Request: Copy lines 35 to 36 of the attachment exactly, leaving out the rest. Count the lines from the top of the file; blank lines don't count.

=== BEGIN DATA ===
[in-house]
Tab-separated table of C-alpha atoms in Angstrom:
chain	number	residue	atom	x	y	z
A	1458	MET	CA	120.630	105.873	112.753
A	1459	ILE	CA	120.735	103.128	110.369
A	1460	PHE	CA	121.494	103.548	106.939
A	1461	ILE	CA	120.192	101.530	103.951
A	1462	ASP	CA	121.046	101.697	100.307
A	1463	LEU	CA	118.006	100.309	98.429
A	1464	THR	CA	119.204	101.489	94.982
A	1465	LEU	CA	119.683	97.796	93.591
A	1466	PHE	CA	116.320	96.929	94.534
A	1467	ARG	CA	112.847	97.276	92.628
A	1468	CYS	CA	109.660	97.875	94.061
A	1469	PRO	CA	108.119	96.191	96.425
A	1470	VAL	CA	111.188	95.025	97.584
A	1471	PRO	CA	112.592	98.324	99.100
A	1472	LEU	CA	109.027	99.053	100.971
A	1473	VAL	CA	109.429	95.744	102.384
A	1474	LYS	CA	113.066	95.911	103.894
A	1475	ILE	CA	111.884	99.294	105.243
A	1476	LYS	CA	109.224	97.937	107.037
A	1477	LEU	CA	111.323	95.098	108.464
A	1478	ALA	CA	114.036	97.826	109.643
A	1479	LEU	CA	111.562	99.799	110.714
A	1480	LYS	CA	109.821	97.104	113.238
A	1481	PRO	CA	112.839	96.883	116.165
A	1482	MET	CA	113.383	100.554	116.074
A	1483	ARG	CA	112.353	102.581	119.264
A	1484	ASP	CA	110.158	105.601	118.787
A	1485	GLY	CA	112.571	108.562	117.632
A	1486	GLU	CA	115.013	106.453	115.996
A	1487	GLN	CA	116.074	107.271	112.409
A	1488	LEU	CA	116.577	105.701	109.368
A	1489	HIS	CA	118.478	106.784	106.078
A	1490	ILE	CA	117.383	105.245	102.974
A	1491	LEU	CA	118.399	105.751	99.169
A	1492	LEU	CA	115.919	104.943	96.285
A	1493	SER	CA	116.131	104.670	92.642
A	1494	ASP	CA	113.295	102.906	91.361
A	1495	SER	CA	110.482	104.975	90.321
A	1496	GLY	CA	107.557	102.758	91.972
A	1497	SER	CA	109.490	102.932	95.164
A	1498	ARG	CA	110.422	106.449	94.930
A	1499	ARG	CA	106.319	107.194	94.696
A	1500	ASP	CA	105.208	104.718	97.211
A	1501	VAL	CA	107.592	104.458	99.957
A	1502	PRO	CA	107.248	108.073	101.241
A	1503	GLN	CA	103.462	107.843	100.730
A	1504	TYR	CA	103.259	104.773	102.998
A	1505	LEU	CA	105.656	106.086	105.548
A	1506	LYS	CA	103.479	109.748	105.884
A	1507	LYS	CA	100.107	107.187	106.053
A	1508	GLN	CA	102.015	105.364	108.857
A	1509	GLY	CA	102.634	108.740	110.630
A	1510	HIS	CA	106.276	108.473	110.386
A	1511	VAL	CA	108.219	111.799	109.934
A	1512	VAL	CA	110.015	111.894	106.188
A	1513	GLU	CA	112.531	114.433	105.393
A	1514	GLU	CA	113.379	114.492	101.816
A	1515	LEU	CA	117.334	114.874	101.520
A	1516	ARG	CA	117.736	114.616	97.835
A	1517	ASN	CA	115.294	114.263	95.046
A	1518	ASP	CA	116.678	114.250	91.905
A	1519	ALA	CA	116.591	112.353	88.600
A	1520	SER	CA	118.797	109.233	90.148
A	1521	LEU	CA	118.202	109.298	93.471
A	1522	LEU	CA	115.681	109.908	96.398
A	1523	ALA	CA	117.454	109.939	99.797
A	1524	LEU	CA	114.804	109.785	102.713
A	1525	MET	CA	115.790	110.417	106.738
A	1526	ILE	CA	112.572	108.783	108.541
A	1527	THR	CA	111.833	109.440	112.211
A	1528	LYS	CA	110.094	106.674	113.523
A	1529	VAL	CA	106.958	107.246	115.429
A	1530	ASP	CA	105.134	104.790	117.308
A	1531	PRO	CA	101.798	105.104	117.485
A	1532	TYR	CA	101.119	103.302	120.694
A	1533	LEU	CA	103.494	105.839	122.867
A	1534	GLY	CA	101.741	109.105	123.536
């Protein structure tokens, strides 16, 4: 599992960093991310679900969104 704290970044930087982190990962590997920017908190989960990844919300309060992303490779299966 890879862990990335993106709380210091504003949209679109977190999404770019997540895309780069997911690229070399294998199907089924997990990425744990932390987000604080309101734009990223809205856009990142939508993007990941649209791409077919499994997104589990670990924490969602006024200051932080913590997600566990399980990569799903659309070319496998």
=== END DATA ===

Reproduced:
A	1489	HIS	CA	118.478	106.784	106.078
A	1490	ILE	CA	117.383	105.245	102.974